- Elgar original reference
Edited by Kevin P. Gallagher
Chapter 21: Biodiversity, Intellectual Property Rights Regime, and Indigenous Knowledge System at the WTO: Revisiting the Unresolved Issues
21 Biodiversity, intellectual property rights regime and indigenous knowledge system at the WTO: revisiting the unresolved issues Sachin Chaturvedi Introduction In the last decade, interlinkages between the intellectual property rights (IPR) regime, biodiversity and the indigenous knowledge system (IKS) have emerged as one of the most contentious issues in the current round of World Trade Organization (WTO) negotiations. In fact the discontent among developing countries with the legacy of Uruguay Round in the realm of IPR has been so intense that debate on these interlinkages has overshadowed the Doha Round and has emerged as a major component of the negotiating agenda from the South, behind which all could rally. The debate on these issues takes place at several multilateral fora, including at the World Intellectual Property Organization (WIPO), which established an Inter-governmental Committee (IGC) on Intellectual Property and Genetic Resources, Traditional Knowledge and Folklore,1 apart from at the International Treaty on Plant Genetic Resources for Food and Agriculture (ITPGRFA), under the aegis of FAO which further encouraged protection and promotion of farmers’ rights and indigenous knowledge system (IKS). Currently, this WIPO IGC is also discussing draft provisions for the enhanced protection of traditional knowledge and traditional cultural expressions against misappropriation and misuse. However, it is at the Council for Trade-Related Aspects of Intellectual Property Rights (TRIPs) that the intensity of debate is very high. Since the Doha Ministerial, the deliberations on TRIPs have hovered around three major issues of concern to various members: the review of the provisions of...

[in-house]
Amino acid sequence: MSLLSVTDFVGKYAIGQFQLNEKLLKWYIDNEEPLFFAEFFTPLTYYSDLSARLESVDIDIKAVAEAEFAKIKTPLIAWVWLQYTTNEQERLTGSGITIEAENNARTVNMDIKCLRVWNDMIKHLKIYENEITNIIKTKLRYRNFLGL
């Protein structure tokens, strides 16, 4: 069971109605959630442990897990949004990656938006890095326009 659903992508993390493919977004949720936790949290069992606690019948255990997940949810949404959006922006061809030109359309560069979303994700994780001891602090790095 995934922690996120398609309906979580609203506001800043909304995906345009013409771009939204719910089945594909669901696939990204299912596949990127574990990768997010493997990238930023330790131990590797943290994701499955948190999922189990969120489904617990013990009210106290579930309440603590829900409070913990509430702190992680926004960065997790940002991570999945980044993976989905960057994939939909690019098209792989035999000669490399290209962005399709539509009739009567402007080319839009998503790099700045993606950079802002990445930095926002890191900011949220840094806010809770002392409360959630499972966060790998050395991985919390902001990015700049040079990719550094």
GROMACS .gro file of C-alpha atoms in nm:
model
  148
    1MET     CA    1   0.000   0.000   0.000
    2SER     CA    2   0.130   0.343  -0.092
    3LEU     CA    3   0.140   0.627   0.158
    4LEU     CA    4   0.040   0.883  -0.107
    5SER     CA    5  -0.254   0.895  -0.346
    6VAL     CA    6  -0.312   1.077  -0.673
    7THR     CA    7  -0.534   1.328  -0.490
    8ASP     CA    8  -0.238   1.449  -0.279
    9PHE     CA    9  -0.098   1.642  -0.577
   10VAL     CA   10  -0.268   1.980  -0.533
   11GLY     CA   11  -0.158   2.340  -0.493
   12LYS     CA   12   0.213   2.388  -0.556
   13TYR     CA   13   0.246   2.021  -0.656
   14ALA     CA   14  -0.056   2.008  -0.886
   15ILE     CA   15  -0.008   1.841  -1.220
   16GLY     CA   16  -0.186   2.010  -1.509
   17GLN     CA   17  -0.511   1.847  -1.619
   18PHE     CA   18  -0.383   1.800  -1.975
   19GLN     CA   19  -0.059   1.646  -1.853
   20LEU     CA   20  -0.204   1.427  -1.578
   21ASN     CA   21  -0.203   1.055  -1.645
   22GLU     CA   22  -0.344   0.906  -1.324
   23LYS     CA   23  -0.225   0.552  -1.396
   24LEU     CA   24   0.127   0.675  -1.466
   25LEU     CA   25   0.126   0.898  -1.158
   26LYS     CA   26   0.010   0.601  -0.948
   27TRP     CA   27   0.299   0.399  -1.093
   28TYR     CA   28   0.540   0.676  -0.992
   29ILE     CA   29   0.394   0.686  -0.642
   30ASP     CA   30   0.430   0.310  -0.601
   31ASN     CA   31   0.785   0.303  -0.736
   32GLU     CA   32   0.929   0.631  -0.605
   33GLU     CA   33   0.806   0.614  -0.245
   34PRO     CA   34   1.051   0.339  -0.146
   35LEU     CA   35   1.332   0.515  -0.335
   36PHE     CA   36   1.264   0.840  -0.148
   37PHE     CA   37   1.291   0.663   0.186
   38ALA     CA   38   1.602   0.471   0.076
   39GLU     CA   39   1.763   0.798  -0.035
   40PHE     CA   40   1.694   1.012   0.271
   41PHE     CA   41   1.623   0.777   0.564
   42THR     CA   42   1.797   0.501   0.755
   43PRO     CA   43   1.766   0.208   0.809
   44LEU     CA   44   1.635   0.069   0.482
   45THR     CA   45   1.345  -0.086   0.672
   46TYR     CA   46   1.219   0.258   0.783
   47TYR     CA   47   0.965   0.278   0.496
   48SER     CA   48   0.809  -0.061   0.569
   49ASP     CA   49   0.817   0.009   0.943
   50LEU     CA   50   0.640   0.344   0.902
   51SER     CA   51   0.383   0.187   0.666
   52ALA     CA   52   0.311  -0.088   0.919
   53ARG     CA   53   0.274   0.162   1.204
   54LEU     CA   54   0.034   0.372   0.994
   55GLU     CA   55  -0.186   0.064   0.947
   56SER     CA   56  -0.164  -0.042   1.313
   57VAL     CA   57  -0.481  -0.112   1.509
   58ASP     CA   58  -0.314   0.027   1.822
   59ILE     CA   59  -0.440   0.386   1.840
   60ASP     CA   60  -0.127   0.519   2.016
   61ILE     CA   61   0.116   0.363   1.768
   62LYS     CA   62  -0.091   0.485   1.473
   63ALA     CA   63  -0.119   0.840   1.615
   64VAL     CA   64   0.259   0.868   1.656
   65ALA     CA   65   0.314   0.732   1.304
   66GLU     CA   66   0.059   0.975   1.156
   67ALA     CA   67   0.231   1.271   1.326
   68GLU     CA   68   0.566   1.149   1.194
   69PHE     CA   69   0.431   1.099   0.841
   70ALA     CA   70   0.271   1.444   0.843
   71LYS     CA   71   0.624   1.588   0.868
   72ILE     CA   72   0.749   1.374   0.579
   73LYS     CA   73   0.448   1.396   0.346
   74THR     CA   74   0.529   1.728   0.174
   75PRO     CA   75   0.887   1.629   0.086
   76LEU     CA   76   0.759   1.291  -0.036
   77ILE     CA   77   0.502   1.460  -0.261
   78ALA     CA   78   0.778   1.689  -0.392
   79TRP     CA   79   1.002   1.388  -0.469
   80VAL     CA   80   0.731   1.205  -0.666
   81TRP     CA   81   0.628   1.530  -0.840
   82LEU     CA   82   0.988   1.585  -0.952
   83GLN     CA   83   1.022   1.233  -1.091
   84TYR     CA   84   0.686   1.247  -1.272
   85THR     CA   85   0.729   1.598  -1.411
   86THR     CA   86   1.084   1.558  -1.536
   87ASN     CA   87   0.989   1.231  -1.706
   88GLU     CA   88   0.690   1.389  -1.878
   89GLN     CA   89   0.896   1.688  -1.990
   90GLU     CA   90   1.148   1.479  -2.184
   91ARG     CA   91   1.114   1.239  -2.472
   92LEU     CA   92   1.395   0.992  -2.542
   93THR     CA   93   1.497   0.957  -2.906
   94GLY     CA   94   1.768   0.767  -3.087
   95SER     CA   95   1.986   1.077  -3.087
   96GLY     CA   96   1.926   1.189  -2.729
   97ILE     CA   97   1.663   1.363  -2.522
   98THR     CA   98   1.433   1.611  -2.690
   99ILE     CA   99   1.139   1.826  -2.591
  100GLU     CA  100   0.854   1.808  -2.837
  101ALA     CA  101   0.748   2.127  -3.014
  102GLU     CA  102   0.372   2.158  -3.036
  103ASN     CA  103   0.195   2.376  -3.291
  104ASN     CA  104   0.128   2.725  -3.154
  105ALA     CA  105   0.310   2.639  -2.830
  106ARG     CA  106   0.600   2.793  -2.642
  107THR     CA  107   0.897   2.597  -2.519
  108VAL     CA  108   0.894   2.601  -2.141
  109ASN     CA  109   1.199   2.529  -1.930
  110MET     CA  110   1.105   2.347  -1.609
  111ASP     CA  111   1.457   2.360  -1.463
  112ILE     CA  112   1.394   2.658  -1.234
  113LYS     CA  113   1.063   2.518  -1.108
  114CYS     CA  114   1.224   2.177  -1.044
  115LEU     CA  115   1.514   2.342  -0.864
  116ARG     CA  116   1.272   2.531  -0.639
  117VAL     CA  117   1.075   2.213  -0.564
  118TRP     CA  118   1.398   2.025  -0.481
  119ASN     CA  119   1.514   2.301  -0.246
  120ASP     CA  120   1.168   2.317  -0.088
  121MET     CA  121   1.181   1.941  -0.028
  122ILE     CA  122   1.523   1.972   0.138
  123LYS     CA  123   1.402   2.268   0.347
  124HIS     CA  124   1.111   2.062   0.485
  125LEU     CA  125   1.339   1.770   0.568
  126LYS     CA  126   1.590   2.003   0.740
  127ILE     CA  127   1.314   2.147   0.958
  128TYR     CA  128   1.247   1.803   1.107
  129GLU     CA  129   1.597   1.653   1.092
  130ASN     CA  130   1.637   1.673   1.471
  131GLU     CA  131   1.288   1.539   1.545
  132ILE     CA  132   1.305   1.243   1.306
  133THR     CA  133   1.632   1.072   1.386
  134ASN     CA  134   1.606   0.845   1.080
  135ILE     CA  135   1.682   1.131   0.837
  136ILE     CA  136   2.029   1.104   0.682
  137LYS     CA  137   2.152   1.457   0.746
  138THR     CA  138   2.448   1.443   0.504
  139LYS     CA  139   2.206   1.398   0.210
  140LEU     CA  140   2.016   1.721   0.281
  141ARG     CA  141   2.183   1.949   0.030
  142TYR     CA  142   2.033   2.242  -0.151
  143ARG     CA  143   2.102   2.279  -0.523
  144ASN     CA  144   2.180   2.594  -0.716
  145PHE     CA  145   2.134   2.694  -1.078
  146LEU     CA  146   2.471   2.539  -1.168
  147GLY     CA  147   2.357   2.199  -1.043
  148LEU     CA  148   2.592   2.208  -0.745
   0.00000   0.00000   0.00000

You are not authenticated to view the full text of this chapter or article.
Elgaronline requires a subscription or purchase to access the full text of books or journals. Please login through your library system or with your personal username and password on the homepage.
Non-subscribers can freely search the site, view abstracts/ extracts and download selected front matter and introductory chapters for personal use.
Your library may not have purchased all subject areas. If you are authenticated and think you should have access to this title, please contact your librarian.